By Rob Kelly
"I remember when I arrived in England and Leicester were a force in the Premier League. They disappeared for quite a long time but they've come back and that shows you that clubs never die when they have the potential and work well.” - Arsene Wenger
THE SET UP
The tests just keep on coming for Arsenal - and they just keep on meeting them head on. The season may still be in its infancy, but based on what we have seen so far the signs are good for the months ahead. For while they have lacked their usual attacking fluency up until this point, they have more than made up it for in defensive grit, heart and backbone.
Having launched that spectacular comeback at Everton last weekend, Arsene Wenger’s side then had to survive a nerve-shredding finale to their Champions League play-off against Besiktas on Wednesday night. Down to 10 men for the final 15 minutes following Mathieu Debuchy’s red card, the Gunners dug deep into their reserves and fronted it out.
It was a display that spoke volumes about their character. When everyone around them at a tense Emirates Stadium seemed to be losing their heads, they kept theirs. All that mattered was qualification - but when you see that sort of togetherness, it only serves to emphasise that this team has the substance that marks out the very best sides.
“It was extremely tough because you know that as long as you don't kill the game off and can’t score that second goal and, on top of that, are down to 10 men, you will be dominated in the last 10 minutes,” Wenger said. “The ball was going in the box [continuously] and you can pay for any single mistake. When you envisage the consequences it has, the tension was massive. There's a relief there that we qualified, because we know that was one of the goals of the season.”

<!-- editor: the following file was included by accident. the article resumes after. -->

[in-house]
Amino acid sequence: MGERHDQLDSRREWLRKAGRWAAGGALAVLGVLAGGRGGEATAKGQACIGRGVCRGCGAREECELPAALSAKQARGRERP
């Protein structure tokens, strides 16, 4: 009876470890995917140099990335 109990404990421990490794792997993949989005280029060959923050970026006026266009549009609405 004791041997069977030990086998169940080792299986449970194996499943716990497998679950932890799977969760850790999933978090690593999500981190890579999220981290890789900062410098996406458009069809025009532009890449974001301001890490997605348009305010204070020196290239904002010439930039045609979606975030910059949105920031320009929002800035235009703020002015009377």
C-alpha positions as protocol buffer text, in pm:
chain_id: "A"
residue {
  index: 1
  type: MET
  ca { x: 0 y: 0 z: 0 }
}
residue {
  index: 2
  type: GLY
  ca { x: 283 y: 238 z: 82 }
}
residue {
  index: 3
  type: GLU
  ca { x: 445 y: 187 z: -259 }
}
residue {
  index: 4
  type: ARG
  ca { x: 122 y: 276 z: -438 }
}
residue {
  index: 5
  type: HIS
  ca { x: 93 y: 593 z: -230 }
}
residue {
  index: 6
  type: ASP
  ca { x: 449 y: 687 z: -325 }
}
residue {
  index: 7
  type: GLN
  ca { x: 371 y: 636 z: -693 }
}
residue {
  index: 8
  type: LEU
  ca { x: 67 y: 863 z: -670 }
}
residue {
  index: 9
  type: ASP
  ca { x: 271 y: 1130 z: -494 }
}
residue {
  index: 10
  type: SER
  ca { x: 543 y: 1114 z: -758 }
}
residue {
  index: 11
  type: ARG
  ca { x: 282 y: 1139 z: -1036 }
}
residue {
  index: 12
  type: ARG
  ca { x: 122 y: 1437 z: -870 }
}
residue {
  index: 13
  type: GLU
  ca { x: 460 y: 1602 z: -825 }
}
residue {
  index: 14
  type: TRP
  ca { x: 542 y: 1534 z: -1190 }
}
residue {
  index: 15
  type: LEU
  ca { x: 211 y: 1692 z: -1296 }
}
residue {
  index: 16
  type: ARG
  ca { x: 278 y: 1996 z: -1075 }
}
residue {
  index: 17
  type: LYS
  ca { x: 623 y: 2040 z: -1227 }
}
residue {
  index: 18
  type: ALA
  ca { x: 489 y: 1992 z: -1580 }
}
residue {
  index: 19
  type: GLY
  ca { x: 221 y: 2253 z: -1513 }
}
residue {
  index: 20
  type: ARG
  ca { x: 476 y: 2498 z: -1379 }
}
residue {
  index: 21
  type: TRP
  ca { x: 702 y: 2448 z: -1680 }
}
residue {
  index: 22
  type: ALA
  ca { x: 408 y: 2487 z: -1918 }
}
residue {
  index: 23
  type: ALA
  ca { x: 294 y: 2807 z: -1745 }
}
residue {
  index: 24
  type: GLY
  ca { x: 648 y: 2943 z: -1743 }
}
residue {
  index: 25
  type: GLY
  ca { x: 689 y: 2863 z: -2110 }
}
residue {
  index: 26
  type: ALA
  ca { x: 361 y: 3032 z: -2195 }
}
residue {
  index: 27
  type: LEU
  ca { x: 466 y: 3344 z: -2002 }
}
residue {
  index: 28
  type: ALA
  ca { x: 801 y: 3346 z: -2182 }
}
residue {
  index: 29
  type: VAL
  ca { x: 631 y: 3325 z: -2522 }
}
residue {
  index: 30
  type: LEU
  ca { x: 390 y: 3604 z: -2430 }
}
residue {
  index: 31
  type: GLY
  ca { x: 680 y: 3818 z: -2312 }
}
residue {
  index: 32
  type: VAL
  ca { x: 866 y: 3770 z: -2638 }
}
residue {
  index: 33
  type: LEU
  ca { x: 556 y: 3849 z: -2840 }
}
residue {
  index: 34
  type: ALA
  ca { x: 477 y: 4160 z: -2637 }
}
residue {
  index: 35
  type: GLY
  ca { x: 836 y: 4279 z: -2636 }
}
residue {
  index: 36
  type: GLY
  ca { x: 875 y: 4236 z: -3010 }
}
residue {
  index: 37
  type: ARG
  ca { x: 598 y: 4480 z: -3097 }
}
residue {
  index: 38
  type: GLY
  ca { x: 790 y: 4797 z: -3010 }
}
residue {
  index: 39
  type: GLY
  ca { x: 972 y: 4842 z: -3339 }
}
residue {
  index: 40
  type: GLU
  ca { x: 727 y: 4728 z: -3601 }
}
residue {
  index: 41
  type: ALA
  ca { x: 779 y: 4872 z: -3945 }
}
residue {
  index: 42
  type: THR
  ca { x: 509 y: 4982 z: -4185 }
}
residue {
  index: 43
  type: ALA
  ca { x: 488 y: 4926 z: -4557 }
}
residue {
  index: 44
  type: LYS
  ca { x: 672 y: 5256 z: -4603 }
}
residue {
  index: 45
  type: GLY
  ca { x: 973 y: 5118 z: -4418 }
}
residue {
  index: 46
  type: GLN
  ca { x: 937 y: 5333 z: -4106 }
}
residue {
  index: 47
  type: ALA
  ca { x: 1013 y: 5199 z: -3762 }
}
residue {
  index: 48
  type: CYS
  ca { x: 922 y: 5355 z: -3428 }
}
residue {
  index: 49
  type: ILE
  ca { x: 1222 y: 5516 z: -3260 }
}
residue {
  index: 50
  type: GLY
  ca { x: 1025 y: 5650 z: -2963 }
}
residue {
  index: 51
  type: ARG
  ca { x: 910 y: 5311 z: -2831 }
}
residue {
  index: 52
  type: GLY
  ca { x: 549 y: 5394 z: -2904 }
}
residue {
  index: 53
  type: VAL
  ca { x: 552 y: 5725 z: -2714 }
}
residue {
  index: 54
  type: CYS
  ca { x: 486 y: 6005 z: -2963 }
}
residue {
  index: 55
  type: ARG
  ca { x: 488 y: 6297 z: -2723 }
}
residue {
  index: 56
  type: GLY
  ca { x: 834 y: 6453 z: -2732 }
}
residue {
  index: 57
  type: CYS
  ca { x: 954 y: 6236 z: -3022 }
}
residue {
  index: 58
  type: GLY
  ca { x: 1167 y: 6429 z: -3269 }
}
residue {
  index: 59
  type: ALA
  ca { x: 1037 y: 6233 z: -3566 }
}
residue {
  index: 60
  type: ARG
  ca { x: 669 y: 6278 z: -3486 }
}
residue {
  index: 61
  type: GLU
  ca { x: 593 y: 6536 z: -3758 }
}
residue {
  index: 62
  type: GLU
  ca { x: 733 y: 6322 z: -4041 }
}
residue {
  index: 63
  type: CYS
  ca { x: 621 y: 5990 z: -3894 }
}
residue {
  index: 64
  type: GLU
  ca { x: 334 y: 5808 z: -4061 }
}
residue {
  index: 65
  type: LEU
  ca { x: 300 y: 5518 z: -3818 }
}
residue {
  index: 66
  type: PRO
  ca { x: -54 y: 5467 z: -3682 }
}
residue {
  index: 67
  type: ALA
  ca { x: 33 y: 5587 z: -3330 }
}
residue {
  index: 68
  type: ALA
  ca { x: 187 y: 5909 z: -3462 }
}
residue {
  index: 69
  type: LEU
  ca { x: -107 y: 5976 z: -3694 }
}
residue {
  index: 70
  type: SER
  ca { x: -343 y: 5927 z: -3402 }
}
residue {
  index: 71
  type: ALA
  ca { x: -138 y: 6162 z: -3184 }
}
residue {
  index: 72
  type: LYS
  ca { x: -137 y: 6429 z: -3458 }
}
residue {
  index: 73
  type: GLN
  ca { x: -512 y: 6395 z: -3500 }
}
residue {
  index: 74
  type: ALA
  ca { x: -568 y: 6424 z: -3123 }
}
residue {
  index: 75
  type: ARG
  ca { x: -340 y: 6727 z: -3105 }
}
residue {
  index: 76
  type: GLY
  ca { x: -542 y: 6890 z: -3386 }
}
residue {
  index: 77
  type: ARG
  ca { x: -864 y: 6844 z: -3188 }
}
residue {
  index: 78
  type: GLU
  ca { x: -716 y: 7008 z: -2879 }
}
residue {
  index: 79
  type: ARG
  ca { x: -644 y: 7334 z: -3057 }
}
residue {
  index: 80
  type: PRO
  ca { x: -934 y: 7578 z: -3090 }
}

Now, with Champions League football secured once more, attention turns back to domestic action and another searching examination - this time at the King Power Stadium.
Arsenal have happy memories of away days at Leicester City. They are unbeaten in their past eight visits there, while this week marked the 17th anniversary of Dennis Bergkamp’s remarkable treble in a 3-3 draw at Filbert Street - a game which featured one of Wenger’s all-time favourite strikes.
“It was one of the best hat-tricks - and certainly one of the best goals - I've seen,” he said of the third goal. “It is absolutely a masterpiece of intelligence, technical quality and finishing. On the night, Dennis scored one of his greatest goals.”
|Arsenal: Arteta (thigh), Gnabry (knee) Gibbs (hamstring), Sanogo (hamstring), Ospina (thigh), Walcott (knee), Giroud (tibia)Leicester: James (shin), Upson (foot)|
This time it is likely to be another prodigiously-talented foreign import leading the line - Alexis Sanchez. The Chile international scored his first goal for the club against Besiktas during a typically high-energy display, and he is fast becoming a favourite with the fans. Olivier Giroud’s foot injury may fast-track his conversion into the central striker role, but Wenger is convinced that the 25-year-old has all the attributes to make it a success.
“He has many qualities to lead the line,” he said. “He is first of all brave, he is strong in the challenge - which you wouldn't expect when you look at his size - he's very quick and very mobile as well. He's a real fighter and once his link play and runs get better, he can be very good in this role.”